††††††††††† The district court cited two reasons to justify departure:† (1) Condonís present and prior felony convictions both involved injury to another; and (2) Condon exhibited callous disregard for the consequences of his chemical use for more than 20 years by continuing to operate a motor vehicle while impaired by the use of alcohol.
††††††††††† Condon asserts that the court erred by considering that he committed two crimes involving injury, given the general rule that a durational departure cannot be based on an element of the offense.† See, e.g., State v. Brusven, 327 N.W.2d 591, 593 (Minn. 1982).† He asserts that a durational departure cannot be based on these two offenses, since causing death is necessarily an element of criminal vehicular homicide.†† He also claims that any consideration of his 1991 homicide was improper because the conviction was included in determining his criminal history score.† We disagree.
††††††††††† The sentencing guidelines specifically permit departure where the current conviction is for ďan offense in which the victim was otherwise injured and there is a prior felony conviction for * * * an offense in which the victim was otherwise injured.Ē† Minn. Sent. Guidelines II.D.2.b.(3).† The exception is written in broad terms and does not exclude prior convictions that are also included in a criminal history score.† See, e.g., State v. Larson, 379 N.W.2d 165, 167 (Minn. App. 1985) (upholding departure based on injury inflicted during prior criminal sexual conduct, where criminal history score includes prior charge).† The supreme court has previously rejected the argument that this exception in the sentencing guidelines impermissibly allows a departure based on an element of the current crime. See, e.g., State v. Peake, 366 N.W.2d 299, 301 (Minn. 1985) (upholding sentencing departure for felony murder conviction based on past manslaughter conviction).† The rationale is obvious:† a repeat crime against the person poses a greater threat to society than a repeat property crime.† Id.††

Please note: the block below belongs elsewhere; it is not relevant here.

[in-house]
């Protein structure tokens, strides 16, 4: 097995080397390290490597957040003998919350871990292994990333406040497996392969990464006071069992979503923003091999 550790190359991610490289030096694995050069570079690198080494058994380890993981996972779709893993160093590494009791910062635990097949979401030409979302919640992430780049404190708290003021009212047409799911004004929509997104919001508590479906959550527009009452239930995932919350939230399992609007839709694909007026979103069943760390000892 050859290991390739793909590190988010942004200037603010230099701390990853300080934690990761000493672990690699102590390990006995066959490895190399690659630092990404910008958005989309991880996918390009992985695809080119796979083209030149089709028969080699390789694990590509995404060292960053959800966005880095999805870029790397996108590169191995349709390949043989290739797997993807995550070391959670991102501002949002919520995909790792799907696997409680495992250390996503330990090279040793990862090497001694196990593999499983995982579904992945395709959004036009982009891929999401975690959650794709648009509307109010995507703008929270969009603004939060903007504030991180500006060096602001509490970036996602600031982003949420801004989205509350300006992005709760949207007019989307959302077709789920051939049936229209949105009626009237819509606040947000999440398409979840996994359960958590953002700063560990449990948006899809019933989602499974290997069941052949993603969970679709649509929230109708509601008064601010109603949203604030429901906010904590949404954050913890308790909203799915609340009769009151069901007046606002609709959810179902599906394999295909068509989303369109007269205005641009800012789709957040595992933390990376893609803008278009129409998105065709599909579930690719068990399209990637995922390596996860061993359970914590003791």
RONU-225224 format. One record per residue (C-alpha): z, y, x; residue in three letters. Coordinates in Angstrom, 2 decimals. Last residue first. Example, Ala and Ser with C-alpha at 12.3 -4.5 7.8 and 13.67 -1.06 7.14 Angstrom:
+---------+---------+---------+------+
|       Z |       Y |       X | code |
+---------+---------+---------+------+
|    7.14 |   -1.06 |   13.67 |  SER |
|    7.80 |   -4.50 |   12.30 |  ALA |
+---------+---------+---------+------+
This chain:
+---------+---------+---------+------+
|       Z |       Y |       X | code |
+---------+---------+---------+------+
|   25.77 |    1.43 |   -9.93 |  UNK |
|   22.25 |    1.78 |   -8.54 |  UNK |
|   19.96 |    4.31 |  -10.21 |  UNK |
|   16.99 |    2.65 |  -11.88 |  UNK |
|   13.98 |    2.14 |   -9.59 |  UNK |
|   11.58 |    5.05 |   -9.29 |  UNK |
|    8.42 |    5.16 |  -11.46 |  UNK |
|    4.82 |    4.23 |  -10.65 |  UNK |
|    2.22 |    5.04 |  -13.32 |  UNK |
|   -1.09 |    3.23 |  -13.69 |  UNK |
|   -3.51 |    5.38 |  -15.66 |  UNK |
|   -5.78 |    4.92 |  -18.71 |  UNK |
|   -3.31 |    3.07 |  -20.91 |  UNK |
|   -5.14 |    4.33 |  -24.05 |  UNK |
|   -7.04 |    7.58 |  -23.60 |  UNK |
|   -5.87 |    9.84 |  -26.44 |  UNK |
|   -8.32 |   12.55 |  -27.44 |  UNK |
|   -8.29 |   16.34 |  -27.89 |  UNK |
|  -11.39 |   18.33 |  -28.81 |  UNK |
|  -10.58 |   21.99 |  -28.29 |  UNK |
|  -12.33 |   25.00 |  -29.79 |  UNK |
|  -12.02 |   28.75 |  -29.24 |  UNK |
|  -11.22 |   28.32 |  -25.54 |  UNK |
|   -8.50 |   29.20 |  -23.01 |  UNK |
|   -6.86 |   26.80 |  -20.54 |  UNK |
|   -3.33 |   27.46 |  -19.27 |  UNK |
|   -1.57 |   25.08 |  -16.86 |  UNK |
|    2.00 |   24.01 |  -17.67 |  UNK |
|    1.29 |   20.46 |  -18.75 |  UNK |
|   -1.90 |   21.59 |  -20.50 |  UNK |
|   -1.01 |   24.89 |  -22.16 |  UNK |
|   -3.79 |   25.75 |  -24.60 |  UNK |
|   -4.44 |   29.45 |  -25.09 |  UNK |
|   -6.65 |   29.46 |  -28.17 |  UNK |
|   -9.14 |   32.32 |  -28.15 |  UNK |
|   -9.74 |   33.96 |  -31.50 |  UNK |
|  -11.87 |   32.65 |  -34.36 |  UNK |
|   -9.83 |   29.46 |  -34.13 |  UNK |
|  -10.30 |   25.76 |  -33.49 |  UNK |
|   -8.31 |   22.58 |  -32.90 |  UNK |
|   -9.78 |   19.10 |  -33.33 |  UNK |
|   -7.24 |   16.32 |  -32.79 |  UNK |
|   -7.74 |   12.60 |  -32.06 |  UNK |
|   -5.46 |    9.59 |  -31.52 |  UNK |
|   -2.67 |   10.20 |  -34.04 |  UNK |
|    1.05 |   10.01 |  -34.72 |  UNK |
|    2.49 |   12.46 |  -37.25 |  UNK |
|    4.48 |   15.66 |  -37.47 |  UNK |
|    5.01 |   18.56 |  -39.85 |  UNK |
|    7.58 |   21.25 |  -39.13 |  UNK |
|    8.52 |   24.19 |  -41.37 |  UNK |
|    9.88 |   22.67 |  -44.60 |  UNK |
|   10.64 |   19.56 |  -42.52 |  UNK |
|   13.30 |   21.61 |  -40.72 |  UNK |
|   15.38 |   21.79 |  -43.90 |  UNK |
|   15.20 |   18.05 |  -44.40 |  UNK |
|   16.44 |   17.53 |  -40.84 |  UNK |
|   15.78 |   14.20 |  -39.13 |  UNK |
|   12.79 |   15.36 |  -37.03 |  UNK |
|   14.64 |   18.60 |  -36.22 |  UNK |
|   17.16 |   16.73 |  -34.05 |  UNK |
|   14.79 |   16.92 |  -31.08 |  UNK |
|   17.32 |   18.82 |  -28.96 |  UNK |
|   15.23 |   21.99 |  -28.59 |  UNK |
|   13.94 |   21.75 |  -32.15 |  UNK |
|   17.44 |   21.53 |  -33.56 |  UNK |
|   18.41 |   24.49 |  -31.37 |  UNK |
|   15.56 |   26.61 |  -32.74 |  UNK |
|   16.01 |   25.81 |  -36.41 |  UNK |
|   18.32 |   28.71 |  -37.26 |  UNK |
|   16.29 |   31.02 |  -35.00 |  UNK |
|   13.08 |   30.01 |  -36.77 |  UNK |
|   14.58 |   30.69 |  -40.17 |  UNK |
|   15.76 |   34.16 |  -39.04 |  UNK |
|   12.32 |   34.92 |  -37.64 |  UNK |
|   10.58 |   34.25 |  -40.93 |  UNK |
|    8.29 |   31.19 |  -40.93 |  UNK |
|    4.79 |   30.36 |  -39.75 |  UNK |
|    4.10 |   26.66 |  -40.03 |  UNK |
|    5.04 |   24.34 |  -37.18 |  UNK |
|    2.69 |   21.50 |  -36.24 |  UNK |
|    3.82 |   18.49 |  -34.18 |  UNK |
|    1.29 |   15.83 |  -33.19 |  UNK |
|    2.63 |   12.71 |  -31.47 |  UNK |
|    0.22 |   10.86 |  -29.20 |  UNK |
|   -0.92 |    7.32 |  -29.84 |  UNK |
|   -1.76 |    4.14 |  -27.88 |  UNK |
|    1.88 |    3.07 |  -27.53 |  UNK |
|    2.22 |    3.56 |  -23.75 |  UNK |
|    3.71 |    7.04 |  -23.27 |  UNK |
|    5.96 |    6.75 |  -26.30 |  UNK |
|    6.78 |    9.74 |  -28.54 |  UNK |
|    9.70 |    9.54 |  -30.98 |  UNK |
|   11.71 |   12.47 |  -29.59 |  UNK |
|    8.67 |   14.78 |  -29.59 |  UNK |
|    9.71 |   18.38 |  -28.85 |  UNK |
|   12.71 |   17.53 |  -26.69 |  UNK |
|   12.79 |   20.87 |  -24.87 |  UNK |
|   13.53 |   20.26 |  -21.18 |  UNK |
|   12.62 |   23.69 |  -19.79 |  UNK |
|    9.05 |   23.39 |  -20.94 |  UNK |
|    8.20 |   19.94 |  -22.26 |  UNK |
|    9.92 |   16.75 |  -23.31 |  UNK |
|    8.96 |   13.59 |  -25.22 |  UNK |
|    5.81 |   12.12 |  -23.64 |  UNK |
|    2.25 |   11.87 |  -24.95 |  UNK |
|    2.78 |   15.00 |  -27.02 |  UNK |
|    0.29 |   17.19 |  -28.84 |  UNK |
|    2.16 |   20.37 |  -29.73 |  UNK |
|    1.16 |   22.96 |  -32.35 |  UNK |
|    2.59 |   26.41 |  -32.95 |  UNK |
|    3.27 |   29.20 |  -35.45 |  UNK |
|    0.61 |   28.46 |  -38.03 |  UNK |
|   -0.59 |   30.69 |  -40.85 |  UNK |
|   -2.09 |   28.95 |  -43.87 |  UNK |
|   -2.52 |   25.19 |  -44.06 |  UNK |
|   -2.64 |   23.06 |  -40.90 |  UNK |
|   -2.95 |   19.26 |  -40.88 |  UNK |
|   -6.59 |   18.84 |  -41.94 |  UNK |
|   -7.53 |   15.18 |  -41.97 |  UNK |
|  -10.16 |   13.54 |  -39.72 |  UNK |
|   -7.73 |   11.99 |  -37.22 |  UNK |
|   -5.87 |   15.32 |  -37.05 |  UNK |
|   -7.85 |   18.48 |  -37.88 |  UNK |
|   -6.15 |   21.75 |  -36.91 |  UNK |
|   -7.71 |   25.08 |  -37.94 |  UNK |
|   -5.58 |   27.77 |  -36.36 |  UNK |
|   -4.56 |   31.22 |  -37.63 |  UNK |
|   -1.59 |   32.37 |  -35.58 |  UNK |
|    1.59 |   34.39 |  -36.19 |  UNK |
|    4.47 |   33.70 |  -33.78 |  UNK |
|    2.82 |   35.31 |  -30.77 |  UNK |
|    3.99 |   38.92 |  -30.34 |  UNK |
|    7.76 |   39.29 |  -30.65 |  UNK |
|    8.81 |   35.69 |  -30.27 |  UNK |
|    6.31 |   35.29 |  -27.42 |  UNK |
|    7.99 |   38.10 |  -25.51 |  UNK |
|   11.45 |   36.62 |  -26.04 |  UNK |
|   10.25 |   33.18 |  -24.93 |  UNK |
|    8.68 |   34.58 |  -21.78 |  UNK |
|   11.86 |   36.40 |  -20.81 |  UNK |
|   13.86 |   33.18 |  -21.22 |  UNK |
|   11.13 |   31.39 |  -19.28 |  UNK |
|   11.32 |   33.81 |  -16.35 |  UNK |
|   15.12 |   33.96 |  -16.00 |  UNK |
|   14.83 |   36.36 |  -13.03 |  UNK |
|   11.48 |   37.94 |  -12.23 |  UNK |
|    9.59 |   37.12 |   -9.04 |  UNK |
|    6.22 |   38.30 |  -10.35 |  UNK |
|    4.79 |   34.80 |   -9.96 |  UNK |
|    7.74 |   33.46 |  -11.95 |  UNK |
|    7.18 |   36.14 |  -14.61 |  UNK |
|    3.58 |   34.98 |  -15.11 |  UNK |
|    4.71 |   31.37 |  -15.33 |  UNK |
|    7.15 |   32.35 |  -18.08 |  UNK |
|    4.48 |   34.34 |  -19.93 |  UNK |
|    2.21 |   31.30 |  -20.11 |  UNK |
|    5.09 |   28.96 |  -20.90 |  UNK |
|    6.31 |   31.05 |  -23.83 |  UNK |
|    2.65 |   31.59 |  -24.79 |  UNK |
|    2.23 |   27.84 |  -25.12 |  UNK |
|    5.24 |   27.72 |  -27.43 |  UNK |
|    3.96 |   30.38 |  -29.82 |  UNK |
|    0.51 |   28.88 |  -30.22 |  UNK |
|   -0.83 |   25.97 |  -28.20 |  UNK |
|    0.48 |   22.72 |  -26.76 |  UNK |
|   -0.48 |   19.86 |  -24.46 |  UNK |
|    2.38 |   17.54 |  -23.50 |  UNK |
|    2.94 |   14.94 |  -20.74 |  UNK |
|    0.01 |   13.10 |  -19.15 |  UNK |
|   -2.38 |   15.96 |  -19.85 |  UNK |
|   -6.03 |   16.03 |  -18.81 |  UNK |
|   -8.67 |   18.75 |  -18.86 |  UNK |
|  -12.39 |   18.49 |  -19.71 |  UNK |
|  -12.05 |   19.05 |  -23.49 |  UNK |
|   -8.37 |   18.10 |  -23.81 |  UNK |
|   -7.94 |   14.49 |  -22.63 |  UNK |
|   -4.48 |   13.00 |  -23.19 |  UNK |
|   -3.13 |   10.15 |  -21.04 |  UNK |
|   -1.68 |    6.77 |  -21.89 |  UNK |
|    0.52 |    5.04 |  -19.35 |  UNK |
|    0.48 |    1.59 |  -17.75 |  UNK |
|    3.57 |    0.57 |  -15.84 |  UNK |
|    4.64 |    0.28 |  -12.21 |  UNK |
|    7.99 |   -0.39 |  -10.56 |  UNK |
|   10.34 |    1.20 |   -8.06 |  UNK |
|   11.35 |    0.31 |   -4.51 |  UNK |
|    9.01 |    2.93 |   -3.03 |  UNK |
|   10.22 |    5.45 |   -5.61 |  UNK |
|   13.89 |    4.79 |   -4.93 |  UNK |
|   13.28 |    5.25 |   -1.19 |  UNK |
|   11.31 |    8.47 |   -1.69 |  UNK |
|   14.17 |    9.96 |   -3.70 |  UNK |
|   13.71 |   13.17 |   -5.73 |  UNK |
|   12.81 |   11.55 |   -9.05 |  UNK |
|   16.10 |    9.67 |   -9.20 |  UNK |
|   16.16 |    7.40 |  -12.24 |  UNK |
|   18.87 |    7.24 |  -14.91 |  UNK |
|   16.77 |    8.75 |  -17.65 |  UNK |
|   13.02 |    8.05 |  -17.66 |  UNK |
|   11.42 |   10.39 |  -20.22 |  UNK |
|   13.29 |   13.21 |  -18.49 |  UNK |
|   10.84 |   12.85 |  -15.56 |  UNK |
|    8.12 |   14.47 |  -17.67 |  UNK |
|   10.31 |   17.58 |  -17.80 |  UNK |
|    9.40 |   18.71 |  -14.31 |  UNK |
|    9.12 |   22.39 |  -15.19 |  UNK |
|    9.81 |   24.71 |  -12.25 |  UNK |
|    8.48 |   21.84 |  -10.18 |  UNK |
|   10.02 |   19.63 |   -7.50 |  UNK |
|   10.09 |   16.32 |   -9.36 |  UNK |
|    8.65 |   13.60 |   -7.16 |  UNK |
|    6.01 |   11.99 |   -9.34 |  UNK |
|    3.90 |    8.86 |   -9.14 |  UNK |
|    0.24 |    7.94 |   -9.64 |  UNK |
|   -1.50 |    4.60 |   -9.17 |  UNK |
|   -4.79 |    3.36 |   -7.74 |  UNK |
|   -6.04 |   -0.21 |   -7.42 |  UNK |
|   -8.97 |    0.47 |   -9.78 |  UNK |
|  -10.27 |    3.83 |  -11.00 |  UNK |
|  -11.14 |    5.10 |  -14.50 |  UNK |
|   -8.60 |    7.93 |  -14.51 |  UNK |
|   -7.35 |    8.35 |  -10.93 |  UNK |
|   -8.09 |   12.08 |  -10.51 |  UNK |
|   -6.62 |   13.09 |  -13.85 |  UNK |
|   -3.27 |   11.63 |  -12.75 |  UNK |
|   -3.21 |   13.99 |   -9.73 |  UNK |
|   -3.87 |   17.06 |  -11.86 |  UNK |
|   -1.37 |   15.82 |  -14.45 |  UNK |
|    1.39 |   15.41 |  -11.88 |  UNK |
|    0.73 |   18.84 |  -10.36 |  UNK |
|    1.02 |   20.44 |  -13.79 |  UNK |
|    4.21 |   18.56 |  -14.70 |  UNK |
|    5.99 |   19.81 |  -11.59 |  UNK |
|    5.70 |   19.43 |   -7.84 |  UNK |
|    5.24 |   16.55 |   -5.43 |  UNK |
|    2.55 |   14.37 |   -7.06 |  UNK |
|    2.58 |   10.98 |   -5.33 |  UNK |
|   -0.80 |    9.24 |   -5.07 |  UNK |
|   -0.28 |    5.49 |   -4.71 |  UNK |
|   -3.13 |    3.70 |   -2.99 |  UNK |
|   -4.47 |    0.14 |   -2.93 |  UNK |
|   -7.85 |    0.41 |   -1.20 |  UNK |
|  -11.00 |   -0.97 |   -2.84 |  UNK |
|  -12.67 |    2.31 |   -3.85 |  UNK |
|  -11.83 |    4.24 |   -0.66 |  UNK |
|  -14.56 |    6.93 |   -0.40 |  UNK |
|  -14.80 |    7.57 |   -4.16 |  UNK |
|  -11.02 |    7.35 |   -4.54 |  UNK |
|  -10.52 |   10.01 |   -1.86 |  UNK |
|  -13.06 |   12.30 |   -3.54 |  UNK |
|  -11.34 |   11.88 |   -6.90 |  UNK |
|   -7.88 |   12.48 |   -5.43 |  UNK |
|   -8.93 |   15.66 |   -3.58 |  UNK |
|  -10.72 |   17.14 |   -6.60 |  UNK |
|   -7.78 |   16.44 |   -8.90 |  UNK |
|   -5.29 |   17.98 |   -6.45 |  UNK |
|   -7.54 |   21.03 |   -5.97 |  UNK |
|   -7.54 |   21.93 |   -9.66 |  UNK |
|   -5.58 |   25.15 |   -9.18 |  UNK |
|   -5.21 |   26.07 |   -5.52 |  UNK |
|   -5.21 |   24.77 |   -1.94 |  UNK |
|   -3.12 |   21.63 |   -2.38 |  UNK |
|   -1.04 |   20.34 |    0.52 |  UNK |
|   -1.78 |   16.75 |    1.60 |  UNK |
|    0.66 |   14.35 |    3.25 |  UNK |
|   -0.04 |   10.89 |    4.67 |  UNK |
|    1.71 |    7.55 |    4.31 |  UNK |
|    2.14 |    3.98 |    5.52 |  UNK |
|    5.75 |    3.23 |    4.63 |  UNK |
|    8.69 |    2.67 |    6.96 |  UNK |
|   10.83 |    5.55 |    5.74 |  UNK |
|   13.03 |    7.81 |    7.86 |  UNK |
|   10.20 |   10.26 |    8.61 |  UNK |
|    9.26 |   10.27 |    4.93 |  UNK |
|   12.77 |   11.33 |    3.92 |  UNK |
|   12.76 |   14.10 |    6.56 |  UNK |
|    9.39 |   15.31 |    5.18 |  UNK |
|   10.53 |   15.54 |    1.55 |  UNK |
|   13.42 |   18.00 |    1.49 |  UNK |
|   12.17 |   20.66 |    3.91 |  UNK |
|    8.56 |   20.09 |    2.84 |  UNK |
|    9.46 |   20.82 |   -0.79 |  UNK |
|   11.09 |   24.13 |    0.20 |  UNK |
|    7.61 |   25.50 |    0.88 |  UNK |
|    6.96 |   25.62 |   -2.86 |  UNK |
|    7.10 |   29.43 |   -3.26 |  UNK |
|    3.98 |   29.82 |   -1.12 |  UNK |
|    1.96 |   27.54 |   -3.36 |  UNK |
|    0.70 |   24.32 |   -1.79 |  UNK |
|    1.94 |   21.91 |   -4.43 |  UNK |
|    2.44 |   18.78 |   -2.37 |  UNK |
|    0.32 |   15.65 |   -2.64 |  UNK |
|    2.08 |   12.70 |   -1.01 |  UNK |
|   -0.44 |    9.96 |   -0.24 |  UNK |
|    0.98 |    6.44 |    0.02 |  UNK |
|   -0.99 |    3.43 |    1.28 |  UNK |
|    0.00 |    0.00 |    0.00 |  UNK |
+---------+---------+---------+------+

††††††††††† The district court also based the sentencing departure on Condonís long-term, callous disregard for the consequences of driving while intoxicated, as evidenced by his many DUI convictions.† While Condonís use of alcohol at the time of the accident may not be used as a basis for departure, his disregard for the effects of his alcohol use may be considered when departing.† Compare Minn. Sent. Guidelines cmt. II.D.201† (rejecting departure based on intoxication at the time of offense) with State v. Wilkinson, 539 N.W.2d 249, 254 (Minn. App. 1995) (stating that chemical dependence and disregard for the effects of alcohol use may be used as a basis for departure).† Prior DUI offenses may be used in departure decisions involving criminal negligence resulting in death, provided the DUIs are not included in the defendantís criminal history score.† State v. Rasinski, 472 N.W.2d 645, 650 (Minn. 1991) (aggravating factors supporting durational departure in criminal vehicular operation case included defendantís lack of insurance and prior alcohol related offenses not considered in calculating criminal history score).† Condonís prior DUIs had decayed for purposes of calculating Condonís criminal history score and were properly considered in departing.† Condon offers no authority for the proposition that a chronic disregard for the consequences of oneís drinking similarly ďdecaysĒ and ceases to be a valid aggravating factor.†